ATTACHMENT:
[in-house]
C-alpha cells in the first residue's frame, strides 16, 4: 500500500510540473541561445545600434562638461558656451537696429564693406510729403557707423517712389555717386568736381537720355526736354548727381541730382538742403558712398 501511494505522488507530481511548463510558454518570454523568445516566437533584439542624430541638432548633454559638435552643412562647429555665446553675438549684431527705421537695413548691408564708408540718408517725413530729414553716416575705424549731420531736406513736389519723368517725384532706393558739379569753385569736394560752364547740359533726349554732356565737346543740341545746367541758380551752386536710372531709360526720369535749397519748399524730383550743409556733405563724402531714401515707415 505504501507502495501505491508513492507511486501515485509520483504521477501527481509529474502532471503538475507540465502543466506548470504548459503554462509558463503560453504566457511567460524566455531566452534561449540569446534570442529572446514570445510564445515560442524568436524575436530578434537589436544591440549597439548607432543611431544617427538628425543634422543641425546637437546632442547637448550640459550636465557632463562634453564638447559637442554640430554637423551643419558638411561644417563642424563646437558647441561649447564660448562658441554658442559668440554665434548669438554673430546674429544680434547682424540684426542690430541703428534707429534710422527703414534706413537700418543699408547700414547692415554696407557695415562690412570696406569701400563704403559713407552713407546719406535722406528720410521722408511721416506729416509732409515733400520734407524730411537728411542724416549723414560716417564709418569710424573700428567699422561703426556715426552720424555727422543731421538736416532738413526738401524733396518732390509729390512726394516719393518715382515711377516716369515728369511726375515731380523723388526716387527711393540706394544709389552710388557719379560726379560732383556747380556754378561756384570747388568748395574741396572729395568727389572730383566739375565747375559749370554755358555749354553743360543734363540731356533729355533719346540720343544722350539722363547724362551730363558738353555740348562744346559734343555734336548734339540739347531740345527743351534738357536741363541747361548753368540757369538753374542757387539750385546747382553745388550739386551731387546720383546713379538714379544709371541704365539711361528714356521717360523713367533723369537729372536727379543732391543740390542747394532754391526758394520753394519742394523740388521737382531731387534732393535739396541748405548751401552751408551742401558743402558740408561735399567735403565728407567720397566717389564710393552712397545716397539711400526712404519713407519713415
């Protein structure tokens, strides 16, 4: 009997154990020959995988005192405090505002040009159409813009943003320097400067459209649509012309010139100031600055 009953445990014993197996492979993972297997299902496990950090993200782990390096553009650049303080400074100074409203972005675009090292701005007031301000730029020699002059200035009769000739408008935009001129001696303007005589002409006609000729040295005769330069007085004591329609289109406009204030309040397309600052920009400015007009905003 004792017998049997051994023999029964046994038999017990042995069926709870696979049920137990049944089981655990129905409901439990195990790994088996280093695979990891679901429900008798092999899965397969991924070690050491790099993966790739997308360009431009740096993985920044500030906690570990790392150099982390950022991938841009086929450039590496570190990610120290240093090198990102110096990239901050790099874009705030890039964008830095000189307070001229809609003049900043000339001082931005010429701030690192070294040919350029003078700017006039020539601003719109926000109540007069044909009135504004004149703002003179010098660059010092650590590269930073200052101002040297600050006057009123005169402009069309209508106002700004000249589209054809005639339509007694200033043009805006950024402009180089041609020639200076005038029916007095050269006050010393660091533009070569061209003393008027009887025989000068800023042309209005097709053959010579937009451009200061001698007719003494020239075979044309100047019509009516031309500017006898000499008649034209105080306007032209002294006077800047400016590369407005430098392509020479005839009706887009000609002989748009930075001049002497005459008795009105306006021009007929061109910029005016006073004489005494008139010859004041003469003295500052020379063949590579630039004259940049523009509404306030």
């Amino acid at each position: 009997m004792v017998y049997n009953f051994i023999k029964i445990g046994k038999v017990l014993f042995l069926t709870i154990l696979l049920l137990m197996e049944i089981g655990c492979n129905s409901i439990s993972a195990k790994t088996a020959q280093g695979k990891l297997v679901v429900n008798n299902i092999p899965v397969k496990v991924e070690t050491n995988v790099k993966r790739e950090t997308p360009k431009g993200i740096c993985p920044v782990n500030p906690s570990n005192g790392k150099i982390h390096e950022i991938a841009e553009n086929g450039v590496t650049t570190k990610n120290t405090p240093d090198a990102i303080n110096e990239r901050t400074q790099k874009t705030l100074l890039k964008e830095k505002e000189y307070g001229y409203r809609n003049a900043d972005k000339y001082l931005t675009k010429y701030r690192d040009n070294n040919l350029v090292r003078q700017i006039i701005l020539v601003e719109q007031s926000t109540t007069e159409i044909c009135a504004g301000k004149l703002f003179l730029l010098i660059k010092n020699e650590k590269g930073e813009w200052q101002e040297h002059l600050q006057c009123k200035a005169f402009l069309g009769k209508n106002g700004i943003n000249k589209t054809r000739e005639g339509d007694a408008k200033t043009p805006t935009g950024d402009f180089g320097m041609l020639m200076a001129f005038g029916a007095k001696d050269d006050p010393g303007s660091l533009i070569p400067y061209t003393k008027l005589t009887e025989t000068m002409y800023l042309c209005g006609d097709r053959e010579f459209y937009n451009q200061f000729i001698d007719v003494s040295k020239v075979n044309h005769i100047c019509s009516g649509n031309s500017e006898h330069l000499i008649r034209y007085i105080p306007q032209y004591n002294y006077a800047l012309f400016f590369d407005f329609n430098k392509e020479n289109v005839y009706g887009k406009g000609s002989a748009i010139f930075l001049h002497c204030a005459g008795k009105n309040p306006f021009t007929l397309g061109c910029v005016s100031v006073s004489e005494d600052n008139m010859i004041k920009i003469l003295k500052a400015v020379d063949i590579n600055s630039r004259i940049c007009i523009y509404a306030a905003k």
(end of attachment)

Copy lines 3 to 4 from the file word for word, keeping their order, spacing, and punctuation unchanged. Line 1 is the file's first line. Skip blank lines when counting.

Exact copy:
């Protein structure tokens, strides 16, 4: 009997154990020959995988005192405090505002040009159409813009943003320097400067459209649509012309010139100031600055 009953445990014993197996492979993972297997299902496990950090993200782990390096553009650049303080400074100074409203972005675009090292701005007031301000730029020699002059200035009769000739408008935009001129001696303007005589002409006609000729040295005769330069007085004591329609289109406009204030309040397309600052920009400015007009905003 004792017998049997051994023999029964046994038999017990042995069926709870696979049920137990049944089981655990129905409901439990195990790994088996280093695979990891679901429900008798092999899965397969991924070690050491790099993966790739997308360009431009740096993985920044500030906690570990790392150099982390950022991938841009086929450039590496570190990610120290240093090198990102110096990239901050790099874009705030890039964008830095000189307070001229809609003049900043000339001082931005010429701030690192070294040919350029003078700017006039020539601003719109926000109540007069044909009135504004004149703002003179010098660059010092650590590269930073200052101002040297600050006057009123005169402009069309209508106002700004000249589209054809005639339509007694200033043009805006950024402009180089041609020639200076005038029916007095050269006050010393660091533009070569061209003393008027009887025989000068800023042309209005097709053959010579937009451009200061001698007719003494020239075979044309100047019509009516031309500017006898000499008649034209105080306007032209002294006077800047400016590369407005430098392509020479005839009706887009000609002989748009930075001049002497005459008795009105306006021009007929061109910029005016006073004489005494008139010859004041003469003295500052020379063949590579630039004259940049523009509404306030």
């Amino acid at each position: 009997m004792v017998y049997n009953f051994i023999k029964i445990g046994k038999v017990l014993f042995l069926t709870i154990l696979l049920l137990m197996e049944i089981g655990c492979n129905s409901i439990s993972a195990k790994t088996a020959q280093g695979k990891l297997v679901v429900n008798n299902i092999p899965v397969k496990v991924e070690t050491n995988v790099k993966r790739e950090t997308p360009k431009g993200i740096c993985p920044v782990n500030p906690s570990n005192g790392k150099i982390h390096e950022i991938a841009e553009n086929g450039v590496t650049t570190k990610n120290t405090p240093d090198a990102i303080n110096e990239r901050t400074q790099k874009t705030l100074l890039k964008e830095k505002e000189y307070g001229y409203r809609n003049a900043d972005k000339y001082l931005t675009k010429y701030r690192d040009n070294n040919l350029v090292r003078q700017i006039i701005l020539v601003e719109q007031s926000t109540t007069e159409i044909c009135a504004g301000k004149l703002f003179l730029l010098i660059k010092n020699e650590k590269g930073e813009w200052q101002e040297h002059l600050q006057c009123k200035a005169f402009l069309g009769k209508n106002g700004i943003n000249k589209t054809r000739e005639g339509d007694a408008k200033t043009p805006t935009g950024d402009f180089g320097m041609l020639m200076a001129f005038g029916a007095k001696d050269d006050p010393g303007s660091l533009i070569p400067y061209t003393k008027l005589t009887e025989t000068m002409y800023l042309c209005g006609d097709r053959e010579f459209y937009n451009q200061f000729i001698d007719v003494s040295k020239v075979n044309h005769i100047c019509s009516g649509n031309s500017e006898h330069l000499i008649r034209y007085i105080p306007q032209y004591n002294y006077a800047l012309f400016f590369d407005f329609n430098k392509e020479n289109v005839y009706g887009k406009g000609s002989a748009i010139f930075l001049h002497c204030a005459g008795k009105n309040p306006f021009t007929l397309g061109c910029v005016s100031v006073s004489e005494d600052n008139m010859i004041k920009i003469l003295k500052a400015v020379d063949i590579n600055s630039r004259i940049c007009i523009y509404a306030a905003k």